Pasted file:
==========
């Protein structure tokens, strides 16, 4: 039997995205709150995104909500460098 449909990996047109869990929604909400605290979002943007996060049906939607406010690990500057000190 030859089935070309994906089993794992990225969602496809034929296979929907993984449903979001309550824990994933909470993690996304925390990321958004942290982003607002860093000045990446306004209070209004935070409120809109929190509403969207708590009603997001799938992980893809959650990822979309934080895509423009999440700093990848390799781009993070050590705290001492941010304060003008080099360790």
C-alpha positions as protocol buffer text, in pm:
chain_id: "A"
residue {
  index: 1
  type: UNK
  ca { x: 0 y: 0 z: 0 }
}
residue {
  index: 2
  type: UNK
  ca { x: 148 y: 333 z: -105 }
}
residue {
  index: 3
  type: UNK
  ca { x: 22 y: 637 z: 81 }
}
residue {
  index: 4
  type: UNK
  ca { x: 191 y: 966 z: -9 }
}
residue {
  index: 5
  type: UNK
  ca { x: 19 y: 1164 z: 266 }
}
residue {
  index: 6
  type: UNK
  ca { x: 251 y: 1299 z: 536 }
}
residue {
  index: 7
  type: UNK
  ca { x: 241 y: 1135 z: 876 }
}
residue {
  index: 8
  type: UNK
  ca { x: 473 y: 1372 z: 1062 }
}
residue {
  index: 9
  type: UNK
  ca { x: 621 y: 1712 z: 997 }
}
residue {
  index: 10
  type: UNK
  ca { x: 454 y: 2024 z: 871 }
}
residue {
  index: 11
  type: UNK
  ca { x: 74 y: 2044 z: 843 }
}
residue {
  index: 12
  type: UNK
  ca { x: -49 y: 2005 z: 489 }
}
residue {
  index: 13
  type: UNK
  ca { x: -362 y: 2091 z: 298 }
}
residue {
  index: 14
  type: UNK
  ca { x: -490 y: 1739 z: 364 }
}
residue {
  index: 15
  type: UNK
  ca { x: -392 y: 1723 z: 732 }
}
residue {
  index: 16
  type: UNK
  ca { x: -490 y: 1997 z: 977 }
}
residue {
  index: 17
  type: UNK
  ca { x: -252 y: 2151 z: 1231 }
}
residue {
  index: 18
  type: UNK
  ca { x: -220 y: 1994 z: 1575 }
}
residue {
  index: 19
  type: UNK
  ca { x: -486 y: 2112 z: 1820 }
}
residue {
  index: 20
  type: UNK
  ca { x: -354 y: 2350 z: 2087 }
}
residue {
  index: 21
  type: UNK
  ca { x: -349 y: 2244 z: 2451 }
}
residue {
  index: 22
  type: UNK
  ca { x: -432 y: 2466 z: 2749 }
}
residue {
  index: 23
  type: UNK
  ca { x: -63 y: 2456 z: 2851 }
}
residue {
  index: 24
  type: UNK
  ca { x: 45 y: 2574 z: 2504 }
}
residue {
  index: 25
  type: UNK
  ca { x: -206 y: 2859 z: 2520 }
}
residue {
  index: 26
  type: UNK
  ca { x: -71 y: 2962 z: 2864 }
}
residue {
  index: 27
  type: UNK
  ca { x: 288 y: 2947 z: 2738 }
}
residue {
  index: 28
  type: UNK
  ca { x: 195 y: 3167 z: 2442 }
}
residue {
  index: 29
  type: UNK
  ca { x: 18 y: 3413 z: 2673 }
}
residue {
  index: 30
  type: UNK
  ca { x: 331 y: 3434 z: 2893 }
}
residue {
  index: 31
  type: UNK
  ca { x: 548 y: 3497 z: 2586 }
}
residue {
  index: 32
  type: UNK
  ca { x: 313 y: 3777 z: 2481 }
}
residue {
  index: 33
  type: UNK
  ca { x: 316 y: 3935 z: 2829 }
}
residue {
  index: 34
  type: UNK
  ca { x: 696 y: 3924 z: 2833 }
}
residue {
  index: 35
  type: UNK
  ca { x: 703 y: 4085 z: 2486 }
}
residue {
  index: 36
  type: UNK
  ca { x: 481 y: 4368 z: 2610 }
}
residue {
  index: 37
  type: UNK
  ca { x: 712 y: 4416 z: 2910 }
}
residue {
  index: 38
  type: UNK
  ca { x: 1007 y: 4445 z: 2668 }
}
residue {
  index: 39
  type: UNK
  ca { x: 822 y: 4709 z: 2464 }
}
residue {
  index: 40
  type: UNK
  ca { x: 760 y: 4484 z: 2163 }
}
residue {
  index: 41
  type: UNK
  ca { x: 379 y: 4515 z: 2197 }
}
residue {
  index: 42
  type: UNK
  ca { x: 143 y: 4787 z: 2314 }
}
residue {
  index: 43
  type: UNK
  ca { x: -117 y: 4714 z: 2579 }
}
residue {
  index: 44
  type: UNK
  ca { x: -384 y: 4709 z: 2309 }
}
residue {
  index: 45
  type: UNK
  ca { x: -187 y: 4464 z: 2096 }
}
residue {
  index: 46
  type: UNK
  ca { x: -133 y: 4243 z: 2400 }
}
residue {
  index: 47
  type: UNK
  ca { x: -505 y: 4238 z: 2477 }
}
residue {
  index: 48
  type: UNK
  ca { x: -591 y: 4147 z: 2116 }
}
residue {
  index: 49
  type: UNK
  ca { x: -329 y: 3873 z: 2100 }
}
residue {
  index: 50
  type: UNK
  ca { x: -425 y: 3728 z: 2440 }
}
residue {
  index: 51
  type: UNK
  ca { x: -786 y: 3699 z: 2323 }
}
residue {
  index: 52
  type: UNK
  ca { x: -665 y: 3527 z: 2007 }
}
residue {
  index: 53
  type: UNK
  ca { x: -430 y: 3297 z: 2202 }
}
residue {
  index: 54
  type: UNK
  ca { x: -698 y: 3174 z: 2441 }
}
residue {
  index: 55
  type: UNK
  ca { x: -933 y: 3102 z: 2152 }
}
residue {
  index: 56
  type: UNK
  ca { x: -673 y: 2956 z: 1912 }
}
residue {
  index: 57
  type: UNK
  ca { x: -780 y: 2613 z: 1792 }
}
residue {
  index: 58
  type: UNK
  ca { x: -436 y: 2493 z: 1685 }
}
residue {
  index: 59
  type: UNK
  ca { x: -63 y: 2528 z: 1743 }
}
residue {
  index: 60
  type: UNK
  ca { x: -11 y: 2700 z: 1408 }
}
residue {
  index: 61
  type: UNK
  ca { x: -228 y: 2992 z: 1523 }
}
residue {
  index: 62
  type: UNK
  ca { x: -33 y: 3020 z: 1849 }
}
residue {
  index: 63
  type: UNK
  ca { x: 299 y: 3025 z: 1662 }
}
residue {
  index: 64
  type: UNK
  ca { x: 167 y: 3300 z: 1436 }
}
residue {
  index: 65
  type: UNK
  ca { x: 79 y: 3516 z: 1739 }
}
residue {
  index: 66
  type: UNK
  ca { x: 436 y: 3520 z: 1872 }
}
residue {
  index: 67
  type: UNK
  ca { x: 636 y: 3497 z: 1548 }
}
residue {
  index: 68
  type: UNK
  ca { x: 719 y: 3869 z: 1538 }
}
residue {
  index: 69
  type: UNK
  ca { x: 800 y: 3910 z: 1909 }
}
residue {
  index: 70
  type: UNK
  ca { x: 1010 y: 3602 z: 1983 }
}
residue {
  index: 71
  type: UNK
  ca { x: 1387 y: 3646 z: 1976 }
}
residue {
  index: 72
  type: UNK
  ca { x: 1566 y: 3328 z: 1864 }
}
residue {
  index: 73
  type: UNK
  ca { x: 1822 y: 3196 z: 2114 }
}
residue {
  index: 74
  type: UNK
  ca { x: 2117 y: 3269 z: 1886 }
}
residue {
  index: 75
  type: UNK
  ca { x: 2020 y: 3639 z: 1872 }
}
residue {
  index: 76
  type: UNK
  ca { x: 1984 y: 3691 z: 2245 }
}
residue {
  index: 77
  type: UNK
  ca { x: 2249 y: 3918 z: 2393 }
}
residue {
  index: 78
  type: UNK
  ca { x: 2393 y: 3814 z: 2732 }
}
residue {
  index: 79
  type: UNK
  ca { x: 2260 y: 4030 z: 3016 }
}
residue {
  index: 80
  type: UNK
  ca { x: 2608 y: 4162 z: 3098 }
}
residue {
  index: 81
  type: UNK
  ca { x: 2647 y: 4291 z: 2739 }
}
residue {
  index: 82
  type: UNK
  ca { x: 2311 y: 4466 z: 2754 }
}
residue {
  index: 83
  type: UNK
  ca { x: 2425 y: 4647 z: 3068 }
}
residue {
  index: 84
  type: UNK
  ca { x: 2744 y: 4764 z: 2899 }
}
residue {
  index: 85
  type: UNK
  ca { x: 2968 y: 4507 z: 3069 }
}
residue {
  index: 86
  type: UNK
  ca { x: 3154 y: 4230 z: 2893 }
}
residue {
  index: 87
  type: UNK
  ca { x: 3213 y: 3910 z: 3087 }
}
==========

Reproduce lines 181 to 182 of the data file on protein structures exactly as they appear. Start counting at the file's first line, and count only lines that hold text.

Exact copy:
  type: UNK
  ca { x: 481 y: 4368 z: 2610 }